Nissan Leaf hatchback - Reliability & safety
In theory, electric models should be more reliable and easier to maintain, and the original Nissan Leaf proved this to be the case
The latest Leaf has been on sale since early 2018, and has now started to feature in our annual Driver Power survey results. The Leaf finished 40th in our 2021 Driver Power survey, while the Nissan brand came 18th out of 29 manufacturers. Both those results are slightly worse than in our 2020 survey.
A top Euro NCAP safety score is good news, accomplished thanks to advanced semi-autonomous driver-assistance features.
Nissan Leaf reliability
In our latest Driver Power owner satisfaction survey, the Leaf was rated 59th for reliability. A surprisingly high percentage of respondents reported one or more faults within the first year, with electrical glitches the most common issue. As the Leaf is the world’s best-selling EV, Nissan is in the best position to learn about potential issues that can affect electric cars in the long run.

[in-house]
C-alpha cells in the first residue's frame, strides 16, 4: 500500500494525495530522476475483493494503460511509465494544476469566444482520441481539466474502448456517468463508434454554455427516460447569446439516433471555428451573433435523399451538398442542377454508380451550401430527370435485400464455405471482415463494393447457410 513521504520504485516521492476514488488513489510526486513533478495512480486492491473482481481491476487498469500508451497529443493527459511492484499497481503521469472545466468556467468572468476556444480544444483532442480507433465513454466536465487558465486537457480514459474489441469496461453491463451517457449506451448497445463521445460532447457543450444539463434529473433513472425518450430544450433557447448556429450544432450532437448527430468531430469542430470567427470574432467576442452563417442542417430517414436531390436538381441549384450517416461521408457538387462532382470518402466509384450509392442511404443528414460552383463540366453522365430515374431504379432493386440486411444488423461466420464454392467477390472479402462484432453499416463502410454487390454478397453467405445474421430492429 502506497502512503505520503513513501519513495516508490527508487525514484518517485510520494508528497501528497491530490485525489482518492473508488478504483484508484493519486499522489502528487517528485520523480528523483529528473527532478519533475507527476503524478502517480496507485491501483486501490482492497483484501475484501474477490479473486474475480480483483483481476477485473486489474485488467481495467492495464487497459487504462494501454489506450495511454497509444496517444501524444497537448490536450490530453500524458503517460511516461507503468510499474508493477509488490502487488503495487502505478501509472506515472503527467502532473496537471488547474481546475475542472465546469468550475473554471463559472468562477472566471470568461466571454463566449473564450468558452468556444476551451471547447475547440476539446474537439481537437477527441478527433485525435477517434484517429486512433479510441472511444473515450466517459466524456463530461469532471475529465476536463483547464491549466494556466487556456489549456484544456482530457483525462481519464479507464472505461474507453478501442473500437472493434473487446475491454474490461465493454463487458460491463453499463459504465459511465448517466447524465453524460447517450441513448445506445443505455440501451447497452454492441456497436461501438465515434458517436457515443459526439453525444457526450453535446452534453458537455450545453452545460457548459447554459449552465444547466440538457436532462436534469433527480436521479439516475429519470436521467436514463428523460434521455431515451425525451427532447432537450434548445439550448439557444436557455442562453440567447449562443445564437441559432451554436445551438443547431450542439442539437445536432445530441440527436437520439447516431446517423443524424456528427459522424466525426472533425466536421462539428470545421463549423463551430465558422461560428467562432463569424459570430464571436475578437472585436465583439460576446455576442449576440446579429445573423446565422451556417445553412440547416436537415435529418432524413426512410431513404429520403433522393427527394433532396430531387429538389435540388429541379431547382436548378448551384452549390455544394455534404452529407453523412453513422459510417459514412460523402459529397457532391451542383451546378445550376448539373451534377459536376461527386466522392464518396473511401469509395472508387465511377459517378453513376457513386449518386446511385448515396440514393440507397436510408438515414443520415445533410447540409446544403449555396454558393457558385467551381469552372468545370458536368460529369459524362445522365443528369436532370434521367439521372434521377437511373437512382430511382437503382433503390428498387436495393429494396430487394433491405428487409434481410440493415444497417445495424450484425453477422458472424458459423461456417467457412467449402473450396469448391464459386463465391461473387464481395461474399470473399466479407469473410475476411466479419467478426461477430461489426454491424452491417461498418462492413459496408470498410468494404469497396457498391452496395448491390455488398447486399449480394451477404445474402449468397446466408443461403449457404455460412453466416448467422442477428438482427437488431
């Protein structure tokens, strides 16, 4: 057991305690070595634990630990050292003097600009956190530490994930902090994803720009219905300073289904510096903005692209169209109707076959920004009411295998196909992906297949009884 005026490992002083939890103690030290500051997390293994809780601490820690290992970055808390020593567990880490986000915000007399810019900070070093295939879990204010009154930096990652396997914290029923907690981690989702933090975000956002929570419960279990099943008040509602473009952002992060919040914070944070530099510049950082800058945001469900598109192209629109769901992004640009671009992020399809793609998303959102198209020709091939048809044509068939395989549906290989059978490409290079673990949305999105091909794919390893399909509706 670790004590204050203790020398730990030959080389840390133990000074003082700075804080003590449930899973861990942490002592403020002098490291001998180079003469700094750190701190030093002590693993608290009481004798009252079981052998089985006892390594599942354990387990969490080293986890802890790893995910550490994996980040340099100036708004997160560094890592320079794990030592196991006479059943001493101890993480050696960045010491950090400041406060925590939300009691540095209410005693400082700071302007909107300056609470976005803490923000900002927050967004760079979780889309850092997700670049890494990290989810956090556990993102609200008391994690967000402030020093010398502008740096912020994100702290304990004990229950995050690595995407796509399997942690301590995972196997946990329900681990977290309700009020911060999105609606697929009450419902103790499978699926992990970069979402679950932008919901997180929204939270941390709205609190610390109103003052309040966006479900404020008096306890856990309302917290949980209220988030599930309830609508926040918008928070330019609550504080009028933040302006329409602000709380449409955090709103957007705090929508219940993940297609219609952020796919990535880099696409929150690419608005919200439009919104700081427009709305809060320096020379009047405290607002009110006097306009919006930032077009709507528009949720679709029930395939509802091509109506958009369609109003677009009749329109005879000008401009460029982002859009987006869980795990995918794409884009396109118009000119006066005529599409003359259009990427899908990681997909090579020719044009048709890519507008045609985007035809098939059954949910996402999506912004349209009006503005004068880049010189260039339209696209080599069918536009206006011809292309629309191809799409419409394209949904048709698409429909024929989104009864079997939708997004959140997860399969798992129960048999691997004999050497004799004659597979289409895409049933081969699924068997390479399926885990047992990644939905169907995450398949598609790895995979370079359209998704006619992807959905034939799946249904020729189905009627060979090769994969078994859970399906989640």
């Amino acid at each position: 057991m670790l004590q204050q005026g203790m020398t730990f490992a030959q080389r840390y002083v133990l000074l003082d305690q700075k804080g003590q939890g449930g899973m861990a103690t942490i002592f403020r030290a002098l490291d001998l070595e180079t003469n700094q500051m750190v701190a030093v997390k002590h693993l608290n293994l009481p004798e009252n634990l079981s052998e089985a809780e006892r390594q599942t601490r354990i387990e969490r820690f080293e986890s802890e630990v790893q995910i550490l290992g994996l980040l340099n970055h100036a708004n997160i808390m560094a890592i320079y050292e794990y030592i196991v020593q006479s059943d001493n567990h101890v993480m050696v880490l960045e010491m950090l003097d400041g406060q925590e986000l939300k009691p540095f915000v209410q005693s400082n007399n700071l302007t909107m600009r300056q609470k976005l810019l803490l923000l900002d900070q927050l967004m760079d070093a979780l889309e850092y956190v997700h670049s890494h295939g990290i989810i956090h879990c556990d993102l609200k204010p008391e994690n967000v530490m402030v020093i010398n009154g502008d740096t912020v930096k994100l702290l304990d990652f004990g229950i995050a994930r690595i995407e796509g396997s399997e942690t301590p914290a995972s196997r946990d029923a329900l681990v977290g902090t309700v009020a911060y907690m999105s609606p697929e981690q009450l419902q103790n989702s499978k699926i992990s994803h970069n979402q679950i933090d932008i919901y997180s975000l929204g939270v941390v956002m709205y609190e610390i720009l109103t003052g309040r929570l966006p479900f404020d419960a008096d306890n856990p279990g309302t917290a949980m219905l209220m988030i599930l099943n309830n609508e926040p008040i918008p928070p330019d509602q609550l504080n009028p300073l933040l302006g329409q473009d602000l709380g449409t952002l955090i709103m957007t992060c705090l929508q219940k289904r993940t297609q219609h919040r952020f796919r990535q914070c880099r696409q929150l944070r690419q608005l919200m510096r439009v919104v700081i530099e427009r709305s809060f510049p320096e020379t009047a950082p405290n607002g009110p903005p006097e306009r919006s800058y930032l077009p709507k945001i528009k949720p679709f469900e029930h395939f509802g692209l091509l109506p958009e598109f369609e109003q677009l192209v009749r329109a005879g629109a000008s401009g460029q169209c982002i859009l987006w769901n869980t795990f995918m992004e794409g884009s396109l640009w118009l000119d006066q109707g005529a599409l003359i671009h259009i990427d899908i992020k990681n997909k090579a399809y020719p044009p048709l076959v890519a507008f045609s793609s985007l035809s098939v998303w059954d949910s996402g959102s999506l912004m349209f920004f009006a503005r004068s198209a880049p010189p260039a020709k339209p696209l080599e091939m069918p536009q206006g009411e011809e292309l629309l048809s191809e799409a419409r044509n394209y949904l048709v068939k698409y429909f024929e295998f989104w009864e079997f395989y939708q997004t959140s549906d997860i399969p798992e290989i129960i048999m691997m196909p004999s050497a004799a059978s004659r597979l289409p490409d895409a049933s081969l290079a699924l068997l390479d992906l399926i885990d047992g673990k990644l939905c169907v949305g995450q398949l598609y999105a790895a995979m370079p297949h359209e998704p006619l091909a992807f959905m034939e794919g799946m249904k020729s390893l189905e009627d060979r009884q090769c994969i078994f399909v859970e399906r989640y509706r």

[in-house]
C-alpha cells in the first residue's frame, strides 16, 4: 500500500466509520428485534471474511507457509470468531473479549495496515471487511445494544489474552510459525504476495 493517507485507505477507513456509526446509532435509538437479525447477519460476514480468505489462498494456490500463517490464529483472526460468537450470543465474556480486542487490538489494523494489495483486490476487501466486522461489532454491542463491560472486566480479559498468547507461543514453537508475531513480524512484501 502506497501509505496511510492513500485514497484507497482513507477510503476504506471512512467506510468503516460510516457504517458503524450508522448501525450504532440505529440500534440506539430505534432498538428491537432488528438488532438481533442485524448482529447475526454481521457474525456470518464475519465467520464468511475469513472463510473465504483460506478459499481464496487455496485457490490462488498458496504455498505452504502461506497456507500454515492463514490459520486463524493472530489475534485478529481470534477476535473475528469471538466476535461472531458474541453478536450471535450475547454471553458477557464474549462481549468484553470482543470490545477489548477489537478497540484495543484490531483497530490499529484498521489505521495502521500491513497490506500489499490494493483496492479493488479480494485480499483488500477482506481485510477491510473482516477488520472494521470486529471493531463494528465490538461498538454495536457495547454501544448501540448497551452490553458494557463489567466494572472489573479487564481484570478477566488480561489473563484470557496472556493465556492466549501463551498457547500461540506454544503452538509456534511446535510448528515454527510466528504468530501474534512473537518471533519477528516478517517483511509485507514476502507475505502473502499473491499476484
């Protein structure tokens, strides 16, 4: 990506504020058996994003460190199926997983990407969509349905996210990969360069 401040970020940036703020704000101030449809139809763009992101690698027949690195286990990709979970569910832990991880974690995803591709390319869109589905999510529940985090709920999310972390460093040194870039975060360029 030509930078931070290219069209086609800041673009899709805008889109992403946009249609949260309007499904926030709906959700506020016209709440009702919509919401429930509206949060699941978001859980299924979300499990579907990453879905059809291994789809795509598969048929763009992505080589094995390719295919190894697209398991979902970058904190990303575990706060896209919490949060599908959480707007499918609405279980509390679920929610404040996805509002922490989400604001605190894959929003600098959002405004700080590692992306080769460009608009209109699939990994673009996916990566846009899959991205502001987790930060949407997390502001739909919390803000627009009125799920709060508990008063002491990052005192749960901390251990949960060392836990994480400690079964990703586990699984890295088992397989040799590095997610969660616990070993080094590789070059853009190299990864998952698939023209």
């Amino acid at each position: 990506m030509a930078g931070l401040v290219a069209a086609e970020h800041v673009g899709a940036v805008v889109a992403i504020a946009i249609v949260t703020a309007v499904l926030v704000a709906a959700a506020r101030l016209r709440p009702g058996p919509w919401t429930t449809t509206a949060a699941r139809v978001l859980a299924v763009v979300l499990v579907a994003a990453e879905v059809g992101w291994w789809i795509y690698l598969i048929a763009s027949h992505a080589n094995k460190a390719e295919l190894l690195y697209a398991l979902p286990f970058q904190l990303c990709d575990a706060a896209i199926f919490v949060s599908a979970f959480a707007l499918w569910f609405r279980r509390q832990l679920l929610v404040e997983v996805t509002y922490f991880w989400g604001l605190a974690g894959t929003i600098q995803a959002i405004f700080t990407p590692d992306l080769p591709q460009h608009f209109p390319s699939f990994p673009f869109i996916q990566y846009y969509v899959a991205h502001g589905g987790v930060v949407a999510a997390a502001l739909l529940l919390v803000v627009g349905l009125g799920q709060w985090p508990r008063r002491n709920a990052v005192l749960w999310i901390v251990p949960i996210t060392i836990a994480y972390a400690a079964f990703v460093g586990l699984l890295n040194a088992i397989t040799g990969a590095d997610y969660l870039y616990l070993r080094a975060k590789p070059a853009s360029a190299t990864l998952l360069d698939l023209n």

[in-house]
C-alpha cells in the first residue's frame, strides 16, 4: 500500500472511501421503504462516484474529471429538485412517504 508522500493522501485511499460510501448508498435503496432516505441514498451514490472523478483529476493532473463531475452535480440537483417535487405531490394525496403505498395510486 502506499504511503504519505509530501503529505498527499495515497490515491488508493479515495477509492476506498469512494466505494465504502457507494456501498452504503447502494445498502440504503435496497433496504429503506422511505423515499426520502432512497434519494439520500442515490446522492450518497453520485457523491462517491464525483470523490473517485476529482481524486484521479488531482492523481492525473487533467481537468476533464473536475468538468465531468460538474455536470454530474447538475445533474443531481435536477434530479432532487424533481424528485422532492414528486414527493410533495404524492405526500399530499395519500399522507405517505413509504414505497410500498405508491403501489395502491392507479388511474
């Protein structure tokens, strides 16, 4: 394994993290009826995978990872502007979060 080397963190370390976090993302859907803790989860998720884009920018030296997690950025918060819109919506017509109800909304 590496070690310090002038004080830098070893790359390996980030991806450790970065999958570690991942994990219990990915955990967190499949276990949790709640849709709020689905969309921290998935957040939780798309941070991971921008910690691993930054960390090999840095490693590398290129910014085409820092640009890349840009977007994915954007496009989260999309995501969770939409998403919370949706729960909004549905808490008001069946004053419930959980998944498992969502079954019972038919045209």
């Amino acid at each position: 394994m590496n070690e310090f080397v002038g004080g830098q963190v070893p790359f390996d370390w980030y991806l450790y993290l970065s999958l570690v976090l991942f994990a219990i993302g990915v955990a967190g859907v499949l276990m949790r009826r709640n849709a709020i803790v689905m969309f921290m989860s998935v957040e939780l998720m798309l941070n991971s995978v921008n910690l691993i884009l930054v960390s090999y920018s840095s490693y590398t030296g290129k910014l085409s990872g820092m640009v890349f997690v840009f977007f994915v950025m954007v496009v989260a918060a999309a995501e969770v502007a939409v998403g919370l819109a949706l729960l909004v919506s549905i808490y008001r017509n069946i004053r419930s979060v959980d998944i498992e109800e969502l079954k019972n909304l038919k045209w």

Its infotainment system and interior quality frustrated customers, although it earned a top-10 finish for its electric powertrain, with running costs rated similarly highly.
As a manufacturer, Nissan finished 18th in our Driver Power survey, with 15.9% of owners reporting a fault in the first twelve months and the firm earning average scores for reliability. Despite this, owners were more impressed with the running costs, safety features and low servicing costs.
It’s no surprise the Leaf scored the full five stars when crash-tested by Euro NCAP. Nissan has a good record here, with the previous Leaf managing a top rating and models like the popular Nissan Qashqai SUV following suit.
The Leaf also boasts Nissan's latest safety technology, including its autonomous ProPilot system, allowing the Leaf to accelerate, brake and stay in its lane. This can bring the car to a halt in traffic, and brushing the accelerator will also signal it to resume driving.